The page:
3 Later, after a while, Cain brought an offering to the Lord [Yahweh] from the fruit that he had harvested, 4 while Abel brought the best parts of some of the firstborn from his flock. The Lord [Yahweh] looked favorably upon Abel and his offering, 5 but he did not look favorably upon Cain and his offering.
When Cain became very upset and depressed, 6 the Lord [Yahweh] asked Cain, “Why are you so upset? Why are you depressed? 7 If you do what is appropriate, you’ll be accepted, won’t you? But if you don’t do what is appropriate, sin is crouching near your doorway, turning toward you. Now as for you, will you take dominion over it?”
8 Instead, Cain told his brother Abel, “Let’s go out to the wilderness.” When they were outside in the fields, Cain attacked his brother Abel and killed him.
9 Later, the Lord [Yahweh] asked Cain, “Where’s your brother Abel?”
“I don’t know,” he answered. “Am I my brother’s guardian?” (Gen 4:1-9 ISV.)
Here, "look favorably" is the Hebrew verb way-yisa. To not be looked upon favorably means that "Cain knew his sacrifice [i.e., his offering] was not received with favor." (James L. Kugel, Traditions of the Bible at the Start of the Common Era (Harvard University Press, 2009) at page 159.)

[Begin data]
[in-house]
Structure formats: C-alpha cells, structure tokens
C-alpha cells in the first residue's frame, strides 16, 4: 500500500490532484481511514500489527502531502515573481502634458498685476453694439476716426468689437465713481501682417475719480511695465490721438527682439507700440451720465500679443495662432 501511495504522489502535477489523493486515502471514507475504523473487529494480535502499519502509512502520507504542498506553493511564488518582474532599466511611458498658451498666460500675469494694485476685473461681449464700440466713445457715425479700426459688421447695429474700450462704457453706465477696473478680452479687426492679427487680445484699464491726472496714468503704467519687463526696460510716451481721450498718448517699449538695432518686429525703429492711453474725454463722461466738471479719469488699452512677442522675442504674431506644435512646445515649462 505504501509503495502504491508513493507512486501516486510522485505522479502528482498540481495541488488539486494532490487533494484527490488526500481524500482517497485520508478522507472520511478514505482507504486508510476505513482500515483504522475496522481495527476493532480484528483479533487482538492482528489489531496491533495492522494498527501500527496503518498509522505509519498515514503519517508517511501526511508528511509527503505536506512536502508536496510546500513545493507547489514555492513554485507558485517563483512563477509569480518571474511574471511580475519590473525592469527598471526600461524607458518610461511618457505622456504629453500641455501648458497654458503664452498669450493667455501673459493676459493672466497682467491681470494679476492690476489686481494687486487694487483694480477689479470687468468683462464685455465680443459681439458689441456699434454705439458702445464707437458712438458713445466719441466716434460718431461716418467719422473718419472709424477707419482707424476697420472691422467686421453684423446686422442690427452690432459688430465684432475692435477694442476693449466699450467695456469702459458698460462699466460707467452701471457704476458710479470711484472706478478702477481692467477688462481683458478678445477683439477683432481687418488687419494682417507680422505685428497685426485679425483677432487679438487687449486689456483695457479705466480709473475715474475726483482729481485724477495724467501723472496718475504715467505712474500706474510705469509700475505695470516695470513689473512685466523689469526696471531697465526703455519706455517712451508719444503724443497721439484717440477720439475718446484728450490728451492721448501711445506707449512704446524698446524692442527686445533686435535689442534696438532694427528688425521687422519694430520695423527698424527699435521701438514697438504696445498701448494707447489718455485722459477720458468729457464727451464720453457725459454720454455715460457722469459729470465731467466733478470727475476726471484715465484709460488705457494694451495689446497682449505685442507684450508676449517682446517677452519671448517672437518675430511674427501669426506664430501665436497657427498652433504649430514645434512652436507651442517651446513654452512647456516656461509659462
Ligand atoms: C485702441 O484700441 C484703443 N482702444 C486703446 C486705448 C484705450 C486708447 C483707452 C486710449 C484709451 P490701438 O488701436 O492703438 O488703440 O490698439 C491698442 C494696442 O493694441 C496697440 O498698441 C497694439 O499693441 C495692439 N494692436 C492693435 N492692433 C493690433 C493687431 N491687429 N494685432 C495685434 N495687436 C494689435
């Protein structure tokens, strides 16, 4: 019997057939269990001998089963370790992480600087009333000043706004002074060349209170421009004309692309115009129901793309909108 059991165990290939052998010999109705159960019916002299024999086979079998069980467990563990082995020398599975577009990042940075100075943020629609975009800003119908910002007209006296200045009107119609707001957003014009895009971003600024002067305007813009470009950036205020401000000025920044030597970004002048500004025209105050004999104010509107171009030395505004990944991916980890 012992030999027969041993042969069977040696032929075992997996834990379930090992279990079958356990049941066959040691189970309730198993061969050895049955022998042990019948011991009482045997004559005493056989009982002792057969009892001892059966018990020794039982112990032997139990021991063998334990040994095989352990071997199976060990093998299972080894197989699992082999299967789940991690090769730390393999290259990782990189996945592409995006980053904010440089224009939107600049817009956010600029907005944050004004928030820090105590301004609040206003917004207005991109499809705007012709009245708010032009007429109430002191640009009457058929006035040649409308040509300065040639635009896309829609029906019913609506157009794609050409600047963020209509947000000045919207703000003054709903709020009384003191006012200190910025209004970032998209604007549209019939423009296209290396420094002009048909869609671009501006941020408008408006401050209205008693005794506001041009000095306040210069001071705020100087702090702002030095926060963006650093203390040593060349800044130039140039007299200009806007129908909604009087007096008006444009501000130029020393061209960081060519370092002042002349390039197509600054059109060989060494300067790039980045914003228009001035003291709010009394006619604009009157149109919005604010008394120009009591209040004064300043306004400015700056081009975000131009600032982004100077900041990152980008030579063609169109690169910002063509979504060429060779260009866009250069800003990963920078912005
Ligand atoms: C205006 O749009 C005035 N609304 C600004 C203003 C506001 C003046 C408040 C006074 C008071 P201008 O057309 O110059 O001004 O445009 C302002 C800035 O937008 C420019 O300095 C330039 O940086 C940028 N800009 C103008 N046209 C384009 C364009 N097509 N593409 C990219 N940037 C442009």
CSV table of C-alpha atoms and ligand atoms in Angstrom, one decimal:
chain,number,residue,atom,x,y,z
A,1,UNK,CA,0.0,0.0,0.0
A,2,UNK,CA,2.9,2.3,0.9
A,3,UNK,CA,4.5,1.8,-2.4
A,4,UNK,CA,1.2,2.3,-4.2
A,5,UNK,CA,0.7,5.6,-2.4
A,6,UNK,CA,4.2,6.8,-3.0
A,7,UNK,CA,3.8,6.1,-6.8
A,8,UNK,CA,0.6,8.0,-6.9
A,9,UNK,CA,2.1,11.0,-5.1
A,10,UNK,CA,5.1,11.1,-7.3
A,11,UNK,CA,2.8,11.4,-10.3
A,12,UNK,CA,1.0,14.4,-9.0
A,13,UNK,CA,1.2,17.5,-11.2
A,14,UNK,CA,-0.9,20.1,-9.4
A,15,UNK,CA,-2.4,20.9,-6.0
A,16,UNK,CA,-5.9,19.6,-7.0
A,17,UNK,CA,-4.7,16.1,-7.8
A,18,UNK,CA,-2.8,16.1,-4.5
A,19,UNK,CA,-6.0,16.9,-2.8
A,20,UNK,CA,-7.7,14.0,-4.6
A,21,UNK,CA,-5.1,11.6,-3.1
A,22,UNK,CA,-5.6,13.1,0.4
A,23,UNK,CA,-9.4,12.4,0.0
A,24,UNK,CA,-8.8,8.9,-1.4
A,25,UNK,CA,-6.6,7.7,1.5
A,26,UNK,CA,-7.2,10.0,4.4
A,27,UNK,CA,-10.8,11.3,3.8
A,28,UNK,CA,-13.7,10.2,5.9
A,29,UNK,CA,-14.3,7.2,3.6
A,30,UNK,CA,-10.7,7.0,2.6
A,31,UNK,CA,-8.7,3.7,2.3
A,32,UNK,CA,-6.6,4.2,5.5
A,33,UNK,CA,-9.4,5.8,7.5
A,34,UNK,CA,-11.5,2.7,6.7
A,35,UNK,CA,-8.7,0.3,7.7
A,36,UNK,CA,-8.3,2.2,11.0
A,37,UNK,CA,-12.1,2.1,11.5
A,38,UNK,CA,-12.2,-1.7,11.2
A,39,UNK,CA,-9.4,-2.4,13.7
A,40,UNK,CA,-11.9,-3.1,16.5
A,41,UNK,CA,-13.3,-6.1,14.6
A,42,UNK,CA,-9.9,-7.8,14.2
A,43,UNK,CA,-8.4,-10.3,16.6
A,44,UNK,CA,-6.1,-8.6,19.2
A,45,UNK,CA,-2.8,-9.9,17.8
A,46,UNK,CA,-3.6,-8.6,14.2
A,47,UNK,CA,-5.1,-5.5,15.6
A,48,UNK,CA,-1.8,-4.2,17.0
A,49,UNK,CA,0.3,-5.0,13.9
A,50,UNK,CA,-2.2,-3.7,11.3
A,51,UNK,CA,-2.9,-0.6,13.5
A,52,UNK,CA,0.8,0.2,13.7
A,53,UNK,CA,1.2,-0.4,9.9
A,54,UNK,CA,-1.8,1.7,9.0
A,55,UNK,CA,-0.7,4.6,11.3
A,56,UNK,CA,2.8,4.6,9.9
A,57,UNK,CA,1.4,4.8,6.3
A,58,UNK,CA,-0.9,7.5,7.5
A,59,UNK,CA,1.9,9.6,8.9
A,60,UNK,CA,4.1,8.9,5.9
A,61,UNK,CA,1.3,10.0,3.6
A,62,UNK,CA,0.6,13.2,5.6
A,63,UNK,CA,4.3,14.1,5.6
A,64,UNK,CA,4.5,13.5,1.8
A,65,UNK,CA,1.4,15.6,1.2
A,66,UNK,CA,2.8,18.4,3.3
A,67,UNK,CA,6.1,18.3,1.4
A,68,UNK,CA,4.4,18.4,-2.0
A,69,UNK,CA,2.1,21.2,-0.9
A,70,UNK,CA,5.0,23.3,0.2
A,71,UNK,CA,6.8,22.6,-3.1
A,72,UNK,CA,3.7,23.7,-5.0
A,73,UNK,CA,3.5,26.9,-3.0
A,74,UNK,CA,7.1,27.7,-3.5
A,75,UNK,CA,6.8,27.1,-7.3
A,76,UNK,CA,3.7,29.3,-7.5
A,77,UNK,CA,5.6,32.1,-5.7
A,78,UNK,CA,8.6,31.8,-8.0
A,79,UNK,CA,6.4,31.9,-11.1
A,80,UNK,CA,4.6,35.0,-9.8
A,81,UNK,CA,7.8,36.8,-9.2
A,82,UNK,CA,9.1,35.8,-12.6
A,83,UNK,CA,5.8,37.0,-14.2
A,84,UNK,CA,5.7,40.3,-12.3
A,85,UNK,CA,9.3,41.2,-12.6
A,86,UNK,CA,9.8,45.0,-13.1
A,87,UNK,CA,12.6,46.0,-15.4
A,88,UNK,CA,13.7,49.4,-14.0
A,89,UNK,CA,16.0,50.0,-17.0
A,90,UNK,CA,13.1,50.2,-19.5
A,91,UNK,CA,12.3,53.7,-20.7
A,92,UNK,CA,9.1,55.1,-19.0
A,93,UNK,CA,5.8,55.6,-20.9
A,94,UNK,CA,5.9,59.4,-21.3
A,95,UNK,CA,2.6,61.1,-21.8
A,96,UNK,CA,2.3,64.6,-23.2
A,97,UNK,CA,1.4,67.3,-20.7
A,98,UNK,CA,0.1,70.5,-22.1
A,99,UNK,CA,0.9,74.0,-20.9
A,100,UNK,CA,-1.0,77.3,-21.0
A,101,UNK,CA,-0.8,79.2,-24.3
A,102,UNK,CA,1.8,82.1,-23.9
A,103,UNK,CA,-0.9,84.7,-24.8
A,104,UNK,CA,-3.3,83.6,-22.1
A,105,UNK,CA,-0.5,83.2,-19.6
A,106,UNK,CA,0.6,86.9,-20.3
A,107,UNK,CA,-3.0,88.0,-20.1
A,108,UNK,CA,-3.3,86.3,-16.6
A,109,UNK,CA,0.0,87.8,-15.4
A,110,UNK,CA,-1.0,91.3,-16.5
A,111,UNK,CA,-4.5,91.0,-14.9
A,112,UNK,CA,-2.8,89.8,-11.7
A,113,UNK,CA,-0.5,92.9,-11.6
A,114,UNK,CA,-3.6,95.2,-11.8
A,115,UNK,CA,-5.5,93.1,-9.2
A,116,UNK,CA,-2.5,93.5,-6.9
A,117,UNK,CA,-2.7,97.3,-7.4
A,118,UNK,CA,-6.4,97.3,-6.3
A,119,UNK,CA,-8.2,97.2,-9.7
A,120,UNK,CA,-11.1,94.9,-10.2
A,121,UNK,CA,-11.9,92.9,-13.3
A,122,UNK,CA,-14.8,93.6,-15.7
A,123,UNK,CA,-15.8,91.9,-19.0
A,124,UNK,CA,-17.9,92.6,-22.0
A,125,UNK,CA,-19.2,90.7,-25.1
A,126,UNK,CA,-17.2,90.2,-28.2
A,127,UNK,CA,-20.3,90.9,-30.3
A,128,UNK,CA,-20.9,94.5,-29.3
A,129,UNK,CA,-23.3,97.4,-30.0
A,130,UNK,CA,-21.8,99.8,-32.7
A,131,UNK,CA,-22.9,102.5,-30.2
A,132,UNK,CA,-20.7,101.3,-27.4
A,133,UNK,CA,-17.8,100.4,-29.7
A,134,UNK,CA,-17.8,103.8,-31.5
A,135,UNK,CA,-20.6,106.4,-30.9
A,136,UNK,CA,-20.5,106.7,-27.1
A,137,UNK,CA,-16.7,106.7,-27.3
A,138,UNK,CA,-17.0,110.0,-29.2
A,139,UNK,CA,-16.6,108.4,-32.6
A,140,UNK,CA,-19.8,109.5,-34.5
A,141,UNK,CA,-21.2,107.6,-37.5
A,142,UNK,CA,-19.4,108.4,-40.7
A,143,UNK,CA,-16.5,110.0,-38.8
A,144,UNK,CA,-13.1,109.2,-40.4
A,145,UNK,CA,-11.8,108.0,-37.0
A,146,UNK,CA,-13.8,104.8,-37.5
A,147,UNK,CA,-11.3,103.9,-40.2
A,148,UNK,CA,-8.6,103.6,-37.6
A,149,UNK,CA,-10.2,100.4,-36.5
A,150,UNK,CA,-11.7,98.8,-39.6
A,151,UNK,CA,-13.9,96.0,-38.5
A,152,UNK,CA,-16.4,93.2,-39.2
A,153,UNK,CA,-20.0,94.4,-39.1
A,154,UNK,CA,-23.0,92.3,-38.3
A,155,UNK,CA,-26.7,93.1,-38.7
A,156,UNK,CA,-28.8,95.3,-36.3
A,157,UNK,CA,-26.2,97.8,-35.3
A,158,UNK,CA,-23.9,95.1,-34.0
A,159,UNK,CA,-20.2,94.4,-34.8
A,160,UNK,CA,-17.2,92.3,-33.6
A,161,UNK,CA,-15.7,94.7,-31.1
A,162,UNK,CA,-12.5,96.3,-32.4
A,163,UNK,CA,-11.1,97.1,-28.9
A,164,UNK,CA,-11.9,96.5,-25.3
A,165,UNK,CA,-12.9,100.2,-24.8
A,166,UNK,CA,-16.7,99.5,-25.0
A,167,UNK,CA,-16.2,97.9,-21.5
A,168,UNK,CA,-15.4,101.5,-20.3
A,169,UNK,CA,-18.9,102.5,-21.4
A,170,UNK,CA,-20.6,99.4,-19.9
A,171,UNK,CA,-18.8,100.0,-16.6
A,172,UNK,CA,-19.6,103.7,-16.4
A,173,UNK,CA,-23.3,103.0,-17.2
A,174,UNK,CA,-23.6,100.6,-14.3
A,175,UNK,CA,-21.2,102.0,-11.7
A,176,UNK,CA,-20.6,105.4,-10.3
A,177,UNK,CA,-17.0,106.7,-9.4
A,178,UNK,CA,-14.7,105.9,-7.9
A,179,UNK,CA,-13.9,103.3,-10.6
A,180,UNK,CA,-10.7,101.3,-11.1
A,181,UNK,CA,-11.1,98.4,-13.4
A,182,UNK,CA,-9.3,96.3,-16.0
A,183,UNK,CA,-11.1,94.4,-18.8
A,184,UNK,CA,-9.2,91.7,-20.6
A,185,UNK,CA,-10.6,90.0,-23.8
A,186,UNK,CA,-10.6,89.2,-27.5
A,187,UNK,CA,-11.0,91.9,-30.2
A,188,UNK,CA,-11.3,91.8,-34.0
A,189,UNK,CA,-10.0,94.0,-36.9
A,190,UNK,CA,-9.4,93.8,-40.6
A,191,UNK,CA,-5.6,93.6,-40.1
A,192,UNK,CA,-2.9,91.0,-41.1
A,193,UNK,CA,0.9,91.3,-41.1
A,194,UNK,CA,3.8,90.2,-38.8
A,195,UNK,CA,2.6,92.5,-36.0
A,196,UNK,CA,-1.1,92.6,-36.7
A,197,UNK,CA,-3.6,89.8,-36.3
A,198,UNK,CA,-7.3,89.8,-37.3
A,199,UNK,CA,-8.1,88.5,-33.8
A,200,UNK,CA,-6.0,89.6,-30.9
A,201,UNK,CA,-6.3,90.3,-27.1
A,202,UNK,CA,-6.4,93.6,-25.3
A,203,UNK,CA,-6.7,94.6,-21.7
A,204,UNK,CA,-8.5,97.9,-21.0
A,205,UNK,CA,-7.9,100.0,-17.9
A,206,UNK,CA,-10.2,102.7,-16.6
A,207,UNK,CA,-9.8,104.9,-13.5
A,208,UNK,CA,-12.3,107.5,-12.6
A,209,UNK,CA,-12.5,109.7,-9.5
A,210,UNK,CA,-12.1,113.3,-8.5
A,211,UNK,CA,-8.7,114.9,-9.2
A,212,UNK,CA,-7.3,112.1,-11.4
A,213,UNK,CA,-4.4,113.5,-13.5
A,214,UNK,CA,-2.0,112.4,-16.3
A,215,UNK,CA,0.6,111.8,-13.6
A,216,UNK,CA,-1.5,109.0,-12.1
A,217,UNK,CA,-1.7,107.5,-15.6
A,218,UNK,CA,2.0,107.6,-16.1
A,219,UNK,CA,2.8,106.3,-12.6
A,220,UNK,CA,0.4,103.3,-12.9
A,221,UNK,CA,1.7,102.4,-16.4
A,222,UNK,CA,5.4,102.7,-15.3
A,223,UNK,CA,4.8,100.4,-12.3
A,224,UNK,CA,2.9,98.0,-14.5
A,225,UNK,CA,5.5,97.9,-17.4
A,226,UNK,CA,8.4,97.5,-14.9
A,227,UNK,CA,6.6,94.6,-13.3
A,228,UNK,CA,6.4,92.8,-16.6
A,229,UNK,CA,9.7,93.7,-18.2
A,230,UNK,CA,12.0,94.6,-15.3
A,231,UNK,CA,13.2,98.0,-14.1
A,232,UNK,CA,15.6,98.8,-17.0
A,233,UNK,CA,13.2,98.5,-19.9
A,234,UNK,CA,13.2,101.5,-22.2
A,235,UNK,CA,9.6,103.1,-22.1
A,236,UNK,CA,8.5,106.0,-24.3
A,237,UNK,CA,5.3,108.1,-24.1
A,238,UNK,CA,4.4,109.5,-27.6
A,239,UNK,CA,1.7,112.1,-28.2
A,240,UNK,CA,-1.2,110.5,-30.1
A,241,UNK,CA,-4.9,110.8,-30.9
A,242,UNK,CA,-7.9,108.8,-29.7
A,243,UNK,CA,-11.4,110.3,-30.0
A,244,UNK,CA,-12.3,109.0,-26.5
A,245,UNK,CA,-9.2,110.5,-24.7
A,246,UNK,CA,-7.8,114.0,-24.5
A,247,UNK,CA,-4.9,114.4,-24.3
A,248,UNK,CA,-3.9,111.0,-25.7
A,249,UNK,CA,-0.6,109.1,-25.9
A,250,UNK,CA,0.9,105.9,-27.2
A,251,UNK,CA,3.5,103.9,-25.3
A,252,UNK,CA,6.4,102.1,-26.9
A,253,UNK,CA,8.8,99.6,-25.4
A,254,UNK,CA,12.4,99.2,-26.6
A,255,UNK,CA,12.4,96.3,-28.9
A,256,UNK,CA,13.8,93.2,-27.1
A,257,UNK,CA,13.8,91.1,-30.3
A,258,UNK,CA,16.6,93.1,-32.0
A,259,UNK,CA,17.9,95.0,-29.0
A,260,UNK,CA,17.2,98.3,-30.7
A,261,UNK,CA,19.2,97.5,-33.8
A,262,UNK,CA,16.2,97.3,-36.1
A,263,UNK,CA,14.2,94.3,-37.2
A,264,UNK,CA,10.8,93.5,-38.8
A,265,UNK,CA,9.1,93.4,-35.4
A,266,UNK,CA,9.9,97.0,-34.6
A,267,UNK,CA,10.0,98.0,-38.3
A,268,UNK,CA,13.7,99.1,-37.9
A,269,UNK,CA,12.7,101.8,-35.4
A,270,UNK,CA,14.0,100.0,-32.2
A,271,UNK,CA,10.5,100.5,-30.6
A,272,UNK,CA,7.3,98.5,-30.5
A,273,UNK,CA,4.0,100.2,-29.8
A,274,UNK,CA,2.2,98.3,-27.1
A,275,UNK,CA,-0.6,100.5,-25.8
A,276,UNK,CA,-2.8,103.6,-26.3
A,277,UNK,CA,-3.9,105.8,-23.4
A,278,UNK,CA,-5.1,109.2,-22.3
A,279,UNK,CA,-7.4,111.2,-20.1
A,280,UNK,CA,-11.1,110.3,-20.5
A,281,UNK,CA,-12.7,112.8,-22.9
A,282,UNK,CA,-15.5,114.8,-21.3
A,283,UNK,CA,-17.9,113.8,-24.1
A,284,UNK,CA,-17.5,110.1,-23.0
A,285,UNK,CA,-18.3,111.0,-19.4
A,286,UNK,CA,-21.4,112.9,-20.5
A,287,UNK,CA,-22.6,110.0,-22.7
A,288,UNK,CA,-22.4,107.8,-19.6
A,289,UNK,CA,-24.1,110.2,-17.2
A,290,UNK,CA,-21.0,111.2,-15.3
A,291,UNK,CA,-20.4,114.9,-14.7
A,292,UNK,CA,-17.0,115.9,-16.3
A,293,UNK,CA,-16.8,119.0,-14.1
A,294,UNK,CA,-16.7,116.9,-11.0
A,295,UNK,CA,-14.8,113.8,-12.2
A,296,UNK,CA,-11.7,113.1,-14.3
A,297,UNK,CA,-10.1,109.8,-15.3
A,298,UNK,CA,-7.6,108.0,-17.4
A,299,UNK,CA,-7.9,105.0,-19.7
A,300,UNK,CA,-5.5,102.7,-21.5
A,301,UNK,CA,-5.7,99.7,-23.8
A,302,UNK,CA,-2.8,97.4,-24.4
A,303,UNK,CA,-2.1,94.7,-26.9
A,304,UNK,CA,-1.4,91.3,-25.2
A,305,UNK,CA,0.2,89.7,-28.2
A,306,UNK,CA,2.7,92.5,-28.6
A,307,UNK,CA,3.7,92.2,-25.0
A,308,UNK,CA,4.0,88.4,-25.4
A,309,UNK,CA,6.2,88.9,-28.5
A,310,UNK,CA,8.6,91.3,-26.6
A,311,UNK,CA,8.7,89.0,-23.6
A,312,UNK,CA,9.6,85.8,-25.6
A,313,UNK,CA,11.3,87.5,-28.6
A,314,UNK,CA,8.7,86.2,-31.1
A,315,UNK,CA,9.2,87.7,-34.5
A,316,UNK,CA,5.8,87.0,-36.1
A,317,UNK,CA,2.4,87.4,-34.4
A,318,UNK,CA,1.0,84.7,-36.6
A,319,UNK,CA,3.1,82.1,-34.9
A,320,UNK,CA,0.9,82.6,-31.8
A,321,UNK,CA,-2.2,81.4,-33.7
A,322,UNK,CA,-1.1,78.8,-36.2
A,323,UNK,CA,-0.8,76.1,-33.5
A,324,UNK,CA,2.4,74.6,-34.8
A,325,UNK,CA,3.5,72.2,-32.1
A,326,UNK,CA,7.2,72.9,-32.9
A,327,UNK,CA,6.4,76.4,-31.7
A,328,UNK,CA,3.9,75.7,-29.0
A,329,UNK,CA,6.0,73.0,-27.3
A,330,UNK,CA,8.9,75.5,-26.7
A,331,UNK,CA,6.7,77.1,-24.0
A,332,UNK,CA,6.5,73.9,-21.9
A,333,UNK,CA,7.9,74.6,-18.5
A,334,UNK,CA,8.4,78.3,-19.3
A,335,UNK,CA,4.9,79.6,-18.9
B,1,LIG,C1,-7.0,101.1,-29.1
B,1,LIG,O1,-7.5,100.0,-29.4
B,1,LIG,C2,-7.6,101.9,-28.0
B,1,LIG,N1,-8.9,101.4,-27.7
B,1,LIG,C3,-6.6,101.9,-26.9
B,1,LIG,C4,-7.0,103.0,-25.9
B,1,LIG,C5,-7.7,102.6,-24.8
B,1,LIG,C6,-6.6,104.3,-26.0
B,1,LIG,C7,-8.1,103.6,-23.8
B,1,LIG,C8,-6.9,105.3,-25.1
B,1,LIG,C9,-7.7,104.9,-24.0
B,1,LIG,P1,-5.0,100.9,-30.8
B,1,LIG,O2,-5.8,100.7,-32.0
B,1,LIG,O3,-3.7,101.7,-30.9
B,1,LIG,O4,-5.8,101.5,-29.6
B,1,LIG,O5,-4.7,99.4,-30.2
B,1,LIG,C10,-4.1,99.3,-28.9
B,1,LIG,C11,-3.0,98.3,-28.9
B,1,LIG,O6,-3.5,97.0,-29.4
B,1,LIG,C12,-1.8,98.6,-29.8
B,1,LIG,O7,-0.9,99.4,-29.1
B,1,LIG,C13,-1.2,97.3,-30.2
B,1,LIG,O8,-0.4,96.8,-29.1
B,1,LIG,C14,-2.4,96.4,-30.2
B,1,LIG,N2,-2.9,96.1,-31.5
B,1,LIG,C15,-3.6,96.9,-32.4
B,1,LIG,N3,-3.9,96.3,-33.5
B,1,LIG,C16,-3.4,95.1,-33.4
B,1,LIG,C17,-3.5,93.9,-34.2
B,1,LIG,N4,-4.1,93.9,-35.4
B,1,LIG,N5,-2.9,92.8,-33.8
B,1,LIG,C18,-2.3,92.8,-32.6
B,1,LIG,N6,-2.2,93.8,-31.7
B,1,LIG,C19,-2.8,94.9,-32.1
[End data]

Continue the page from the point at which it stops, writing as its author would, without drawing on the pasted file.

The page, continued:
So Yahweh looked with FAVOR (Charis in Greek, Grace in English) upon Abel's offering. His offering came from the best part of his animals. However, while Cain brought an offering of produce, he did not make any special effort to bring the best produce. God did not look with FAVOR (Charis in Greek, Grace in English) upon Cain's offering. God then tells Cain why. Had Cain done what was "appropriate," he would have been "accepted," but as it is, obviously he did not and "sin is crouching near your doorway...." Thus, Cain was tempted by sin as he prepared the offering to cheapen it to ordinary produce. Now God was asking him whether he would "take dominion over it" -- over his sinful temptations -- that is REPENT / TURN AWAY from the sin tempting Cain even now to next kill Abel.